A recent study published in the periodical, Psychology of Women Quarterly, just came out with some news that might be counter-intuitive to church going, mentor-seeking, and candle-burning black women wishing to relieve racial stress–the report says it doesn’t work. That’s no surprise to me. Whenever I go to my mother about some stress in my life, this Creflo Dollar-loving woman just tells me to pray and read the 23rd Psalms. Tried it once or twice, no dice.
According to researchers, the typical go-to stress relievers for “the struggle” are:
- Collective-centered coping, such as asking for advice from elders or the community
- Cognitive-emotional coping, such as seeking out people who could draw out emotions like laughter or happiness
- Spiritual-centered coping, such as prayer
- Ritual-centered coping, such as lighting a candle
…and none of them seemed to be doing the trick.
“I expected that higher use of coping efforts would reduce the severity of psychological outcomes associated with individual race-related stress,” wrote Tawanda Greer, the study’s author. “However, the outcomes were surprising. The results showed that the use of one particular method of coping, the use of ritual-centered coping, actually increased stress levels.” (e!Science News, July 12, 2011)
Aside from the candle lighting, all of the above coping mechanisms focus on the dependence of others to make black women feel better. And perhaps therein lies the problem. Not saying it doesn’t help to talk things through or seek The Big Guy in the Sky for guidance, but maybe black women should be looking for other avenues to solve problems and/or episodes they perceive as racially-fueled. We’re so quick to assume that every non-black person who is rude to us, doesn’t speak or cuts in front of us in line is racist, when in truth he or she just might be an a**hole. If you’re looking for racism under every rock, behind every tree and in between the sidewalk lines, then yes; no amount of praying, candle burning, or complaining to your friends is going to help the situation.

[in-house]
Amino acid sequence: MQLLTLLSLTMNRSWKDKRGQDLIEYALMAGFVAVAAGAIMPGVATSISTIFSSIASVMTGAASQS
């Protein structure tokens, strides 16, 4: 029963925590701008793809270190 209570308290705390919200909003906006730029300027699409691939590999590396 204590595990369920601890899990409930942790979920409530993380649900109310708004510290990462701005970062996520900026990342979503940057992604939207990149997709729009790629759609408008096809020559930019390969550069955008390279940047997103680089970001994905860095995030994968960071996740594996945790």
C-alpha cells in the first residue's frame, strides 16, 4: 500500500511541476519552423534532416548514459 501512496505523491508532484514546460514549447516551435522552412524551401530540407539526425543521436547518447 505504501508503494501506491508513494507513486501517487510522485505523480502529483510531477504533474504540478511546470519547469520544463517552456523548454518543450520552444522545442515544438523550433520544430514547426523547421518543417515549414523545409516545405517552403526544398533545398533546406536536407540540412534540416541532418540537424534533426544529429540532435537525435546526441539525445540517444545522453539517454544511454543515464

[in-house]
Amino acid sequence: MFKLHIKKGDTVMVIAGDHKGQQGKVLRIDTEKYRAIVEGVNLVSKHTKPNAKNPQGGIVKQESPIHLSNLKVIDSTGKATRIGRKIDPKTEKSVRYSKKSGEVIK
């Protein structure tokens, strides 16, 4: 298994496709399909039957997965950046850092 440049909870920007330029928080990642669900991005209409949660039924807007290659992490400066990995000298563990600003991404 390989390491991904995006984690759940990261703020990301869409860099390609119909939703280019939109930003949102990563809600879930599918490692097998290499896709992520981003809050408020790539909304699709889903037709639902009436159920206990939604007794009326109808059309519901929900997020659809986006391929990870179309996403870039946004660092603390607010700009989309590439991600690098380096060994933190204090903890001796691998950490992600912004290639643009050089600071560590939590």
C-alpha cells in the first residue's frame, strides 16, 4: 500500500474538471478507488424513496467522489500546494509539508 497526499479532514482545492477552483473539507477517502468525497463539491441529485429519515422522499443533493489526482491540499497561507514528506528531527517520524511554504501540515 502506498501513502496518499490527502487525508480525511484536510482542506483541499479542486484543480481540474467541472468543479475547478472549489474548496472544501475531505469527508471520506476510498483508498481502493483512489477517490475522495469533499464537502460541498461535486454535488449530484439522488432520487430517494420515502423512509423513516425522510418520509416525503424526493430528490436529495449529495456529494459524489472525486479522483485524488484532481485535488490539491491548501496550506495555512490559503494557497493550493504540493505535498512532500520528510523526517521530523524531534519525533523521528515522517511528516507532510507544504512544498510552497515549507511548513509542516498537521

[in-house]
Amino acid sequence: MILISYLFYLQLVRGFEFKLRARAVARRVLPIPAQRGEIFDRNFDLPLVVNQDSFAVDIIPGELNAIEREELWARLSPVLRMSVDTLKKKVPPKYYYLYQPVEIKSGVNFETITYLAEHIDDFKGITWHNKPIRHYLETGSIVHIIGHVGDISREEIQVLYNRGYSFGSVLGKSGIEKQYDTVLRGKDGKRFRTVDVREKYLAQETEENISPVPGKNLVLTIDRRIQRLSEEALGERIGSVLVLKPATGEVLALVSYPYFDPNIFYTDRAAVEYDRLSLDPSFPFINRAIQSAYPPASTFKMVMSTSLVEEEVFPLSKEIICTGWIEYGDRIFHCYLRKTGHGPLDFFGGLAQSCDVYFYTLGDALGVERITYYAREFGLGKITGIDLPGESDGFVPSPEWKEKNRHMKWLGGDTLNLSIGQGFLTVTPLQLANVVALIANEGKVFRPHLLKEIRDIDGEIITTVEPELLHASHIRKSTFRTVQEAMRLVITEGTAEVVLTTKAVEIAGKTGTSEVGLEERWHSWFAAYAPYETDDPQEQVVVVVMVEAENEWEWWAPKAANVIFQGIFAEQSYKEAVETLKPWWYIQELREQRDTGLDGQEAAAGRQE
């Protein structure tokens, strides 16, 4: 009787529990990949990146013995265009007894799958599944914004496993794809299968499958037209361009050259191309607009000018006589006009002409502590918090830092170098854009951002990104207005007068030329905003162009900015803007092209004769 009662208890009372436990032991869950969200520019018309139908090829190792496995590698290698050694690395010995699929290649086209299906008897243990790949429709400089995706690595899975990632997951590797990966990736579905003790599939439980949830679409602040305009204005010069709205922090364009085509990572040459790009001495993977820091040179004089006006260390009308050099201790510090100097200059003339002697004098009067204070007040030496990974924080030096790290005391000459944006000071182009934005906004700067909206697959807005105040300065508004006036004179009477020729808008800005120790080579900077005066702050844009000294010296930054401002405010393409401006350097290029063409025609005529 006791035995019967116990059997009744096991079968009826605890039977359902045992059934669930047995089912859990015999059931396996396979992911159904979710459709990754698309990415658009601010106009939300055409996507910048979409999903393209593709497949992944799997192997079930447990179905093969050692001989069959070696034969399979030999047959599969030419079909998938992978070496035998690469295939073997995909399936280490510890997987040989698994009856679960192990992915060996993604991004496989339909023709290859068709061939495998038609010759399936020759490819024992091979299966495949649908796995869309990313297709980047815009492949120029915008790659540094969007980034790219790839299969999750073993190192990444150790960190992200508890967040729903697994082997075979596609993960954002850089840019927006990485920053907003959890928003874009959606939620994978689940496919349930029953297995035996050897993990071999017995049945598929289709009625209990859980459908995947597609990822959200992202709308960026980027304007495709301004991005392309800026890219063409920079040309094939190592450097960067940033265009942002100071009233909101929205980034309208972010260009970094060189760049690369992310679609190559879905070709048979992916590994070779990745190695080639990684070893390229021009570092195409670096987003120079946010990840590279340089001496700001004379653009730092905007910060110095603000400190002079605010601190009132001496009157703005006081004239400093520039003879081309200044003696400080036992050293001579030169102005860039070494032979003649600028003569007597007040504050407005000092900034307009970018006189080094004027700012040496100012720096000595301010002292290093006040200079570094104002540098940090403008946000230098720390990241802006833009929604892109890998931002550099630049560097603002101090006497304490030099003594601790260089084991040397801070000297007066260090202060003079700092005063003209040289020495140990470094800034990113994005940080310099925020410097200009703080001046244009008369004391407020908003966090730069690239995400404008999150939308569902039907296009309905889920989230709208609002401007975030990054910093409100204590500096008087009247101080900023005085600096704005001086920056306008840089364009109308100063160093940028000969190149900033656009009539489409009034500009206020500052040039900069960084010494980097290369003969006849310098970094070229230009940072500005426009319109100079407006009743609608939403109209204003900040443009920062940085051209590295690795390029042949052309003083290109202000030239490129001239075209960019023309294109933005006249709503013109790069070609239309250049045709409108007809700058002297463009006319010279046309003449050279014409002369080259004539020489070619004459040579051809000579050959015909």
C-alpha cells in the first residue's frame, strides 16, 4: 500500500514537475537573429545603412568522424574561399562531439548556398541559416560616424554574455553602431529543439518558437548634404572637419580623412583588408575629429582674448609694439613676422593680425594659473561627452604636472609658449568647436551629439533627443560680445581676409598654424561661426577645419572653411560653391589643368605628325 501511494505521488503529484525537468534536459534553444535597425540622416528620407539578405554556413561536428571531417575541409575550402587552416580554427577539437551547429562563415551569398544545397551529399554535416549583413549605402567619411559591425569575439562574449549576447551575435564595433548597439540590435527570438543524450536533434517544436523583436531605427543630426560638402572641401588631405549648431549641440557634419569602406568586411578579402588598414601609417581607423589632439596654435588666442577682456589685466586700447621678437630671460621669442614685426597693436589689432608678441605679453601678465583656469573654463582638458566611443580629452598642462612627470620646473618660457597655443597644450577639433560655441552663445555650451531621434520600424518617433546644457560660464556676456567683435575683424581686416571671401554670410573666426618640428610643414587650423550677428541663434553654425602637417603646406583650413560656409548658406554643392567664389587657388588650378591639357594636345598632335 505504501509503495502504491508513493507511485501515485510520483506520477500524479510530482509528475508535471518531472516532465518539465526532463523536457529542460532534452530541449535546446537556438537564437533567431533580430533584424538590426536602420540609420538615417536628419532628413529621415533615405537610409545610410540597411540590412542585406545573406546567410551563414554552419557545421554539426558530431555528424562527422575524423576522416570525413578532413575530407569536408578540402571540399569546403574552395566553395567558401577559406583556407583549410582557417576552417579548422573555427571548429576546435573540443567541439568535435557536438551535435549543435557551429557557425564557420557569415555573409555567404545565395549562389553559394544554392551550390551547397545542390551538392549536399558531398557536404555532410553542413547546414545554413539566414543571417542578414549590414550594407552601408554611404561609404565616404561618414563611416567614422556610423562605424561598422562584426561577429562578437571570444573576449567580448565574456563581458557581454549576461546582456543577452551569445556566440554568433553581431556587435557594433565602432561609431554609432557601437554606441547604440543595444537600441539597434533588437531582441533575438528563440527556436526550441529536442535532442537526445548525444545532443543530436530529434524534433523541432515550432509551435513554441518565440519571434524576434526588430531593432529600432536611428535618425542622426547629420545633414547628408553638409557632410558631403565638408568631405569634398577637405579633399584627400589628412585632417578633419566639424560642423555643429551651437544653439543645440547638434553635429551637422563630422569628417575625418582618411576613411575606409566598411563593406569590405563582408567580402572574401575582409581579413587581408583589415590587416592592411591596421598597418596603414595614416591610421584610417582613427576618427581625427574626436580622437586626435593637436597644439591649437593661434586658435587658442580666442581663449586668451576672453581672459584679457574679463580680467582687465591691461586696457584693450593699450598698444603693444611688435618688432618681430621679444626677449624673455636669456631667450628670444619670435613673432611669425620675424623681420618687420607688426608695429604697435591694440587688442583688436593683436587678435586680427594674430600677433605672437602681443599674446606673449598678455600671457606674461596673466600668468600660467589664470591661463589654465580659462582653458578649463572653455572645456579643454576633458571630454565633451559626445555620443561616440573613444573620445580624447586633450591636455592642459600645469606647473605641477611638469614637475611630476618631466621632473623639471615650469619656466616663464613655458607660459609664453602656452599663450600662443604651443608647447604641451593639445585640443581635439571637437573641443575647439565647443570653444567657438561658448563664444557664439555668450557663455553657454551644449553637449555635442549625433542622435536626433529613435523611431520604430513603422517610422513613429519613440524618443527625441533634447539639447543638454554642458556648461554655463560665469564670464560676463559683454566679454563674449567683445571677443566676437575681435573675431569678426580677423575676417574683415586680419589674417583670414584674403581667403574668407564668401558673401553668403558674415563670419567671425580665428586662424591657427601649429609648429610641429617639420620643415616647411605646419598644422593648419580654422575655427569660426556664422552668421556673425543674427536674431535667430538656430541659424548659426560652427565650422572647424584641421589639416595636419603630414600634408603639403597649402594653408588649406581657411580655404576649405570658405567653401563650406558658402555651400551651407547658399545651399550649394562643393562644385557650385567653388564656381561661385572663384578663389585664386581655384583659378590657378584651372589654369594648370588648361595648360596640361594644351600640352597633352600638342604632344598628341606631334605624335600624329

And that’s the big problem I have with this study. What is the researcher’s definition of “racial stress?” Is she talking about people who get hurled the n-word everyday while walking the streets minding their own business? While it is true that black women experience tremendous amount of stress from a variety of sources–single-parenting, working 10-12 hours then coming home for the second shift, financial problems, battling weight and health problems, etc–I wouldn’t necessarily categorize them as “racial stressors.” These stressors are cultural.
Here’s a novel approach: how about instead of looking to everyone else to make us feel better, we work on empowering ourselves?
Christelyn D. Karazin is the co-author of Swirling: How to Date, Mate and Relate Mixing Race Culture and Creed (to be released April 2012), and runs a blog, www.beyondblackwhite.com, dedicated to women of color who are interested and or involved in interracial and intercultural relationships. She is also the founder and organizer of “No Wedding, No Womb,” an initiative to find solutions to the 72 percent out-of-wedlock rate in the black community.